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A&E care ‘should be shifted to GPs’; carers have better health and what it is really like to be an NHS patient

By Nigel Praities

Our roundup of the health news headlines on Monday 5 July.

A report into the cost of A&E in the NHS is generating headlines this morning.

The Guardian leads its coverage with the line that the NHS is wasting 330m annually by admitting 270,000 patients a year as medical emergencies when they would be better treated by their GP.

The trend is ‘going unchecked partly because hospitals have a direct financial incentive to admit such people – they receive upwards of £1,000 for what may prove to be a stay of just a few hours' the newspaper explains.

The Daily Mail takes a slightly more negative editorial line – suggesting that the advent of the new GP contract is the cause of rising A&E attendances.

It decries the ‘farce' of out of hours services under the 2004 GP contract and says this has led a 12% increase in the number of people attending A&E.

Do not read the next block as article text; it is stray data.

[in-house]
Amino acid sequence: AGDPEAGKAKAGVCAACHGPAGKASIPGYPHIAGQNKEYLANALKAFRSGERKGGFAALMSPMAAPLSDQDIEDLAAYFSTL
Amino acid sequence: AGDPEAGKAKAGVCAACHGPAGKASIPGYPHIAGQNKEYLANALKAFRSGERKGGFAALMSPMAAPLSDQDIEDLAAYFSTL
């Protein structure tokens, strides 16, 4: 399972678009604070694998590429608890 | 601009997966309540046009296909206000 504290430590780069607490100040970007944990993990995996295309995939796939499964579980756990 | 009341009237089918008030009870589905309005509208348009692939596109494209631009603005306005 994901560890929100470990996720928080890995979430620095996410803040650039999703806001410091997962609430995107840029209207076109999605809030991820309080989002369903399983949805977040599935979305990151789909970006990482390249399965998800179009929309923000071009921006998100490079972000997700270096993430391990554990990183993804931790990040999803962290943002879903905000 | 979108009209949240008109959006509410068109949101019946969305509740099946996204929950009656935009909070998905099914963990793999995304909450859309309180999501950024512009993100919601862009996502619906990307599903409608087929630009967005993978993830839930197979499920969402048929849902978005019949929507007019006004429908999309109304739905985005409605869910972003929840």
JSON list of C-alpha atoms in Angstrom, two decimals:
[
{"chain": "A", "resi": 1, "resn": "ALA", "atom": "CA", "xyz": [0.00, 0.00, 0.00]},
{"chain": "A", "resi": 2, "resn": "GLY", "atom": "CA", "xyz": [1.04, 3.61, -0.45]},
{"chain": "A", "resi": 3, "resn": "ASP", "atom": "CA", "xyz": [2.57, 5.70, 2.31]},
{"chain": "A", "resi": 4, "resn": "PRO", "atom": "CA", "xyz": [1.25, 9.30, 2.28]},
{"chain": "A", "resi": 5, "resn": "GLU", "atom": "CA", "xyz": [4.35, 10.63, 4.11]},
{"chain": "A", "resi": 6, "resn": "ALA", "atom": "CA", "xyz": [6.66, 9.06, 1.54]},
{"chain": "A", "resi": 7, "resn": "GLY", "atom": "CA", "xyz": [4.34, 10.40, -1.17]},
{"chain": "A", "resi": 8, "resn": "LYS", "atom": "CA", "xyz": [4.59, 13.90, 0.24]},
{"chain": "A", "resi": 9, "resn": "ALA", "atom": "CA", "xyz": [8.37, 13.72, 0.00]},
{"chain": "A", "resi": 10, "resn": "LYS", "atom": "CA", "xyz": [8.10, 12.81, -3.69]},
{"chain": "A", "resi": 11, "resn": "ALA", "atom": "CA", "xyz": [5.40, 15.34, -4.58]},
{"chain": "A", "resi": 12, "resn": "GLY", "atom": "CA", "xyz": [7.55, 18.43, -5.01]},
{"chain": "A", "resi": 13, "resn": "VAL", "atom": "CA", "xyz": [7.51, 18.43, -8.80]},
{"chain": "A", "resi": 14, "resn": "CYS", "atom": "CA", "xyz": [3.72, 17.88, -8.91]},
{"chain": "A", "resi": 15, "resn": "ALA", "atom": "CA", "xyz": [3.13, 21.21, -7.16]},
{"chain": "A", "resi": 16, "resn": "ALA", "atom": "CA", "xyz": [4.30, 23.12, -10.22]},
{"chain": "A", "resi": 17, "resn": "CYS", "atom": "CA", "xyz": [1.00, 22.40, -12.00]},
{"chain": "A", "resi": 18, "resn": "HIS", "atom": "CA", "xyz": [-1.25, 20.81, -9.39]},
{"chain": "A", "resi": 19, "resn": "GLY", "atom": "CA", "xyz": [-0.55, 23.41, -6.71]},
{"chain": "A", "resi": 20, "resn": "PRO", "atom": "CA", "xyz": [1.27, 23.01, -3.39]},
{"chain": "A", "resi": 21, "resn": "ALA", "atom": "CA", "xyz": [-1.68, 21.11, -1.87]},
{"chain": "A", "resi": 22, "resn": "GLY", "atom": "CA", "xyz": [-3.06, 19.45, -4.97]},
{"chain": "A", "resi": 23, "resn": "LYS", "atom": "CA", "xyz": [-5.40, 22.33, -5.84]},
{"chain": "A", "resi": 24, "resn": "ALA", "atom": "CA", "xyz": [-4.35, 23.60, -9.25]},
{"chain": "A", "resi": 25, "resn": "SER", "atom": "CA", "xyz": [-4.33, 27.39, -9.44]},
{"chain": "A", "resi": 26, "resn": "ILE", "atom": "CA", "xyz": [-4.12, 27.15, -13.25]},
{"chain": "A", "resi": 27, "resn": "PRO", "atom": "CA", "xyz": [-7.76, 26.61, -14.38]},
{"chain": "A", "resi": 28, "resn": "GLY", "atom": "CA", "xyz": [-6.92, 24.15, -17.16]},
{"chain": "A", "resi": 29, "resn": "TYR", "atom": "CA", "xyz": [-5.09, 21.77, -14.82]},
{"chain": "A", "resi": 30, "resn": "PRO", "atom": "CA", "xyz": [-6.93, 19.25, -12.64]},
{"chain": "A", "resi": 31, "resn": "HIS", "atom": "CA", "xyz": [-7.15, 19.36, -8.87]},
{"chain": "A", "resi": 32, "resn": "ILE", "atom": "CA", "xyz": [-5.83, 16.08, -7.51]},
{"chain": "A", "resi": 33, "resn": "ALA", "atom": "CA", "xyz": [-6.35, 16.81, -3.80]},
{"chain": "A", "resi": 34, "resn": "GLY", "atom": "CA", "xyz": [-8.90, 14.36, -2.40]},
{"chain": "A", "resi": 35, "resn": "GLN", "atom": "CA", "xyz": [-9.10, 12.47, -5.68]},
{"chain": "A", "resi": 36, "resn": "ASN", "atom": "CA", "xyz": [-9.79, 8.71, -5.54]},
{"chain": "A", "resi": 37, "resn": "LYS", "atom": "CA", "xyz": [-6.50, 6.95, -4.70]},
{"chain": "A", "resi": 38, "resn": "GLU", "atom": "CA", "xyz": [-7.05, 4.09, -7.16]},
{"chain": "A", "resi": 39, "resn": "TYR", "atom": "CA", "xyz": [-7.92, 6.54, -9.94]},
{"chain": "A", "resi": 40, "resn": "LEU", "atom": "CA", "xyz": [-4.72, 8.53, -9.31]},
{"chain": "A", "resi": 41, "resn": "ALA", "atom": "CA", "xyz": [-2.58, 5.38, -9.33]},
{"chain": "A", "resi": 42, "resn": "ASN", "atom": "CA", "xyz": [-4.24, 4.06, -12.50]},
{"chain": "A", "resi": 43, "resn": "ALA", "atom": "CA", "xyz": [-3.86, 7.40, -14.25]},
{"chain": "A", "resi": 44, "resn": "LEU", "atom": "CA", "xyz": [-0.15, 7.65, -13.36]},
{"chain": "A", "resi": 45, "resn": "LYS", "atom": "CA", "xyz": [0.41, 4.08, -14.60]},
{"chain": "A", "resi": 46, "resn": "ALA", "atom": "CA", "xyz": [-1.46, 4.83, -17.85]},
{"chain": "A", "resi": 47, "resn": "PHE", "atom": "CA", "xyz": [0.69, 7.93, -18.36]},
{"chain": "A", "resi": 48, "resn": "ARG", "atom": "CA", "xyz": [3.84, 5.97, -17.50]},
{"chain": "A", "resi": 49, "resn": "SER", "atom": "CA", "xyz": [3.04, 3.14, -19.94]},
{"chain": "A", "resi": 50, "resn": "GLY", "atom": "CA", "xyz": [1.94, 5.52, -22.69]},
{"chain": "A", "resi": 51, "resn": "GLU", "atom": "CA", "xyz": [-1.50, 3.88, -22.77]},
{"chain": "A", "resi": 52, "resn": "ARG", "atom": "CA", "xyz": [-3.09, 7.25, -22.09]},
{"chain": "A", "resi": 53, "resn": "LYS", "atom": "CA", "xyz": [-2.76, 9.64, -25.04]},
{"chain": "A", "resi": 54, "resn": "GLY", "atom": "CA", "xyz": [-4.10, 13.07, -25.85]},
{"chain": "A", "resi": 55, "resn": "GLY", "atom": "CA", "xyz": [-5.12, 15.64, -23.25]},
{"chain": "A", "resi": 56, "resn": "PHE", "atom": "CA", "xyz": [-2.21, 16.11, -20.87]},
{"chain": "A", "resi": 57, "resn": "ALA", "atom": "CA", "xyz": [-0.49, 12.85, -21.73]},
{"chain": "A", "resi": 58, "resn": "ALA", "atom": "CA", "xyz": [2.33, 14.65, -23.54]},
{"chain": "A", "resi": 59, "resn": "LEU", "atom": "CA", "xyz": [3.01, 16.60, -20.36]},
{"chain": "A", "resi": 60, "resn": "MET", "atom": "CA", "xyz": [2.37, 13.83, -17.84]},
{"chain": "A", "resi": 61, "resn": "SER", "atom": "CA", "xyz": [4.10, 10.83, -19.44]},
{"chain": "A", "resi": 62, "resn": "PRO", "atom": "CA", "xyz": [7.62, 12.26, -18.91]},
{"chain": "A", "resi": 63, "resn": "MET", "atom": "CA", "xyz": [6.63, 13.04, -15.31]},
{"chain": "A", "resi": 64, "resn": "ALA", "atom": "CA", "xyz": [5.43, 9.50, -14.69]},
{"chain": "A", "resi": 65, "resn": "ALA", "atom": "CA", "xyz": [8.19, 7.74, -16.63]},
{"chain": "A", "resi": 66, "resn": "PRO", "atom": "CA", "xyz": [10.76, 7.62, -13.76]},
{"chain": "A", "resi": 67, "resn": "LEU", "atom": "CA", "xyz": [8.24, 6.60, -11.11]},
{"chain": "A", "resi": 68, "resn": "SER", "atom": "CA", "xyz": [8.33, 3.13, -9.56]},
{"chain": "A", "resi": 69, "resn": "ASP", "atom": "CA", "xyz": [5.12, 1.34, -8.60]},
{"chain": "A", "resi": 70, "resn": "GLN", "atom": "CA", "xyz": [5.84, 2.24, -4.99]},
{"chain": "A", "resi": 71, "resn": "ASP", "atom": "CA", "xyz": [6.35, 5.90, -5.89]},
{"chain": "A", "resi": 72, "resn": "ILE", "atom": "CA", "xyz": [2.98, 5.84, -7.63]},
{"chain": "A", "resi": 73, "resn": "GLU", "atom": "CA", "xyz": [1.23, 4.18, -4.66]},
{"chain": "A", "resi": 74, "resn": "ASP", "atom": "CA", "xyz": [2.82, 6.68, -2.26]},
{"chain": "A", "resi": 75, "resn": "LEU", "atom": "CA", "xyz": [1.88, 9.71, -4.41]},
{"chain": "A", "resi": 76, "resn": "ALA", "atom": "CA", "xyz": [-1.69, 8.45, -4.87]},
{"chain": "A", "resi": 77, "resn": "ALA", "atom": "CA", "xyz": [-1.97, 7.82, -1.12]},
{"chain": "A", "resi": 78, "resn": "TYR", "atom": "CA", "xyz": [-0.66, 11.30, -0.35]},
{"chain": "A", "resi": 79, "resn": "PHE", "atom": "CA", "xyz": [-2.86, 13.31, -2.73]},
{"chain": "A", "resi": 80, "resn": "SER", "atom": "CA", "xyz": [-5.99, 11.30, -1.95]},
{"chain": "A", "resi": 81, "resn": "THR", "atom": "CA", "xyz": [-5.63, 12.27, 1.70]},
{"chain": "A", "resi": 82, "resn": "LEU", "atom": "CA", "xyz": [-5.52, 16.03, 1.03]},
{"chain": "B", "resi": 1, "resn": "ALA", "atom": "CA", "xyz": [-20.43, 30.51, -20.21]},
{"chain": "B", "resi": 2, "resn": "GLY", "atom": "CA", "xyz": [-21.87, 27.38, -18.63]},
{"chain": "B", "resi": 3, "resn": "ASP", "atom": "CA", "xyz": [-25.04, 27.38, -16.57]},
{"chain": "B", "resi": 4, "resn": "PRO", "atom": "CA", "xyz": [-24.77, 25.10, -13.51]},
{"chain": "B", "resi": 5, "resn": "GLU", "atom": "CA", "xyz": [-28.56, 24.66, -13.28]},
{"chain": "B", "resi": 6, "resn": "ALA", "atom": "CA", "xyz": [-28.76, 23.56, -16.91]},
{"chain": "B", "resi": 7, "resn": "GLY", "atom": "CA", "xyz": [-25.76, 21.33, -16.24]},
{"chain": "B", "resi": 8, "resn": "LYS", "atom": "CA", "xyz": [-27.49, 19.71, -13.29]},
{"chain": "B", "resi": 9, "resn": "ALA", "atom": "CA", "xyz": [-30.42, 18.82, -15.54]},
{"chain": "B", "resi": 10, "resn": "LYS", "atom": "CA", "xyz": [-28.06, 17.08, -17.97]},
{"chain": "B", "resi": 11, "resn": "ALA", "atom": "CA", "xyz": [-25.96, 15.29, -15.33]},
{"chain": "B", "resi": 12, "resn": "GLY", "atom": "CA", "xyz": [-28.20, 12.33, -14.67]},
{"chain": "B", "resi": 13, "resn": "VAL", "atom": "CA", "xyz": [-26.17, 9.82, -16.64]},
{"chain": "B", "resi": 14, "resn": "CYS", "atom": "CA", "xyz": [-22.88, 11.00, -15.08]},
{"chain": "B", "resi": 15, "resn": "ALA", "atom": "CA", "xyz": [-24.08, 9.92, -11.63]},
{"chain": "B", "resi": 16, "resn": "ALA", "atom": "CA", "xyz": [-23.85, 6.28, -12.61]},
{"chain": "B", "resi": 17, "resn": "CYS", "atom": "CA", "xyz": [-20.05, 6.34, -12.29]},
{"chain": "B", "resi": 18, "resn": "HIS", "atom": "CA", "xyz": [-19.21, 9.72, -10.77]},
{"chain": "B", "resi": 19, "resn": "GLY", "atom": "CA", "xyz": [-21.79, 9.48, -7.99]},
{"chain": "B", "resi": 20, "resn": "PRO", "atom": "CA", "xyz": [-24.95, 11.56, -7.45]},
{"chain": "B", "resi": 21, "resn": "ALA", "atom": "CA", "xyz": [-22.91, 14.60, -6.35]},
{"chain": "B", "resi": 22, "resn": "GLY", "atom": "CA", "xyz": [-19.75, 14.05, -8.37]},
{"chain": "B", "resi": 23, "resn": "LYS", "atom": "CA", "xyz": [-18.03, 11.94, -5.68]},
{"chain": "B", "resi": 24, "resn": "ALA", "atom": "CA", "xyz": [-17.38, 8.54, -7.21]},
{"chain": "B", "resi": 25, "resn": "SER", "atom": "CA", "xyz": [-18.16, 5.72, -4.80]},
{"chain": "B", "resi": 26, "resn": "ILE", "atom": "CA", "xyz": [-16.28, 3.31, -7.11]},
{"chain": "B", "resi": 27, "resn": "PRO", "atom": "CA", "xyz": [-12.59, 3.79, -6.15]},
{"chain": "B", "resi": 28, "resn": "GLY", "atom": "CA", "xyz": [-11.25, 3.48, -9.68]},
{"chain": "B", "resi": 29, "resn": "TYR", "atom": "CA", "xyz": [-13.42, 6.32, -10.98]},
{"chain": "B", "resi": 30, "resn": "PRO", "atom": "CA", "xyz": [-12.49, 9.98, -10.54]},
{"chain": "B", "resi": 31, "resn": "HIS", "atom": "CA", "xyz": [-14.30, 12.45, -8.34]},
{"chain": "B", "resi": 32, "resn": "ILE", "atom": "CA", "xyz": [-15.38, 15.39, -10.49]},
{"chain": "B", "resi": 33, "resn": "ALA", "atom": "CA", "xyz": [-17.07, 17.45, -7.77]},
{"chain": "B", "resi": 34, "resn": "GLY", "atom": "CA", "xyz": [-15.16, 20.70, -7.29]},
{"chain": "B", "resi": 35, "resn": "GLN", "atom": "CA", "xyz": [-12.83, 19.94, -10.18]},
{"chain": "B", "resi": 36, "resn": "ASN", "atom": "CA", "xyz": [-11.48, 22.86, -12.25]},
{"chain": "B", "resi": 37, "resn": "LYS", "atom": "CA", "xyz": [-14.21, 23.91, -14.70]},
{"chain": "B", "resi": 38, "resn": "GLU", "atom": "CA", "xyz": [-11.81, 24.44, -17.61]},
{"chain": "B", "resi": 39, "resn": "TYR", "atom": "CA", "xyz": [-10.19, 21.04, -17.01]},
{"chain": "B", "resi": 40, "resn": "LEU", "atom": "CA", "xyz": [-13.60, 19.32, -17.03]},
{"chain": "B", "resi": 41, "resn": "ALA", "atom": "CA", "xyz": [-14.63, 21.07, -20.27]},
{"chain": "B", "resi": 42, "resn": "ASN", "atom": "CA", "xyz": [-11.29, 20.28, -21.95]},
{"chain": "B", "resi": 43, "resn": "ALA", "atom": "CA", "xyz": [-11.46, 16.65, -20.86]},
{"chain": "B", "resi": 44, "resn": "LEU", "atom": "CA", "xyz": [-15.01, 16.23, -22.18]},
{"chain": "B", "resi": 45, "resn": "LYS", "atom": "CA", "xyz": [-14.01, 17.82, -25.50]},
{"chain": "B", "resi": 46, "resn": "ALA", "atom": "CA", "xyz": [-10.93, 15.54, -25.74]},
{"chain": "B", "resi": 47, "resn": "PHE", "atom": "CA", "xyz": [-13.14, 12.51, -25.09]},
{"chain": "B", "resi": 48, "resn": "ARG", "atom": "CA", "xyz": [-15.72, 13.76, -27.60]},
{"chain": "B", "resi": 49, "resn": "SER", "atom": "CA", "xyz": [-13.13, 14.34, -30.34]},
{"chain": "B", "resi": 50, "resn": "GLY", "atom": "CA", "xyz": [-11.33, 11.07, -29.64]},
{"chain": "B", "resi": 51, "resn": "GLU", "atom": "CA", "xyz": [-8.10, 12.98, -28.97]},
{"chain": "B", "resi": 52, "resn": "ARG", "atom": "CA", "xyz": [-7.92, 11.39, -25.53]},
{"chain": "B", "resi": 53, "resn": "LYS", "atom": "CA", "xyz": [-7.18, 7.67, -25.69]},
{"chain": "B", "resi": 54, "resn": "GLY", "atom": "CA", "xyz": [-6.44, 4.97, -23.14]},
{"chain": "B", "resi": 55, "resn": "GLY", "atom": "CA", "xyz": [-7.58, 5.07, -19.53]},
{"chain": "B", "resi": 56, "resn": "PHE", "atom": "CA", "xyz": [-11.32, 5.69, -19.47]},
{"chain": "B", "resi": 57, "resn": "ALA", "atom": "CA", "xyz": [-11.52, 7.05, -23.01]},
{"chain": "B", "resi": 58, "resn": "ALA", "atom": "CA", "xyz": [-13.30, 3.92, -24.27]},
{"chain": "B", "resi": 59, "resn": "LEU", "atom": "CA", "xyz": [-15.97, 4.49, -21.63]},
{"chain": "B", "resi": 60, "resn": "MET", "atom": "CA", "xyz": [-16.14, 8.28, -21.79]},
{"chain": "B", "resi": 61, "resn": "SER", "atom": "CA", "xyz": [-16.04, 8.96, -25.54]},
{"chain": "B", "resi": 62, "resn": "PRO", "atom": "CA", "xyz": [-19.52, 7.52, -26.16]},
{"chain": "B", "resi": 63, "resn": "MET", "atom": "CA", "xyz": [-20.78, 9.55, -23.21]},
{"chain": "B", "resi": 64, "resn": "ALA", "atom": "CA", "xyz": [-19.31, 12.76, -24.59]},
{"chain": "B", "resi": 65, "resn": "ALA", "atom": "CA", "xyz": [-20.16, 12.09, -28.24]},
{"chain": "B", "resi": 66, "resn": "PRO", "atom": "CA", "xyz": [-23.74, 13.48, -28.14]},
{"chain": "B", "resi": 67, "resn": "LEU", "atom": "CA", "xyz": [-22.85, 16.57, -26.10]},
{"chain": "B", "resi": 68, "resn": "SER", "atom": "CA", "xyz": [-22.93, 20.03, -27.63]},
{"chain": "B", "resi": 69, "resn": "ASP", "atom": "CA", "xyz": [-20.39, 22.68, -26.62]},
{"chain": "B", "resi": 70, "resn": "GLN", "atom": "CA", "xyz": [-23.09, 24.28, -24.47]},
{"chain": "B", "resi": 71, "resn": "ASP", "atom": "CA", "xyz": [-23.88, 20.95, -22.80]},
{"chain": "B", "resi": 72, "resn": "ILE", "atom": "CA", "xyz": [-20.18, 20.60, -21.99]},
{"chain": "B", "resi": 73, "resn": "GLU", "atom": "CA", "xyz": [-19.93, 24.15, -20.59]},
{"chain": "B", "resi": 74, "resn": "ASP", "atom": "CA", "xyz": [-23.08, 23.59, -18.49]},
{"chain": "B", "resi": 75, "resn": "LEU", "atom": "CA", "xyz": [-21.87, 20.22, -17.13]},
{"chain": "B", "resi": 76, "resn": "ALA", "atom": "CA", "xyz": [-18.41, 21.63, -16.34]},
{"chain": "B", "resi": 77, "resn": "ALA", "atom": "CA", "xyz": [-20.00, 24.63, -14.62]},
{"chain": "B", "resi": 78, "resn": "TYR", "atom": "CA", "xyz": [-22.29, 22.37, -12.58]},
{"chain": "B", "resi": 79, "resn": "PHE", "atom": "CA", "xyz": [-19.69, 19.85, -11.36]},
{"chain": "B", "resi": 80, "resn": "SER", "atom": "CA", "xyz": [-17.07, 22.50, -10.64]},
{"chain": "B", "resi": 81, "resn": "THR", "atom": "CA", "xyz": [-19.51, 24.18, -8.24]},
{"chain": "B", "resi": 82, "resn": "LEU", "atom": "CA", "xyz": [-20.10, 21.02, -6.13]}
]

Speaking of emergency care, the The Telegraph has an interesting piece from a doctor who (after a pill got lodged in his gullet) had to be rushed to hospital. He provides a interesting insight into what it feels to be on the other end of an endoscope.

In other more cheerful news, researchers have shown that contrary to expectations people who care for sick relatives can experience better health.

The study found carers had positive emotions and fewer negative emotions when they engage in 'active care' – like feeding, bathing, toileting and general physical caring – rather than more passive care, where they are simply required to be nearby in case anything should go wrong.

Spotted a story we've missed? Let us know and we'll update the digest throughout the day.

Daily Digest - 5 July 2010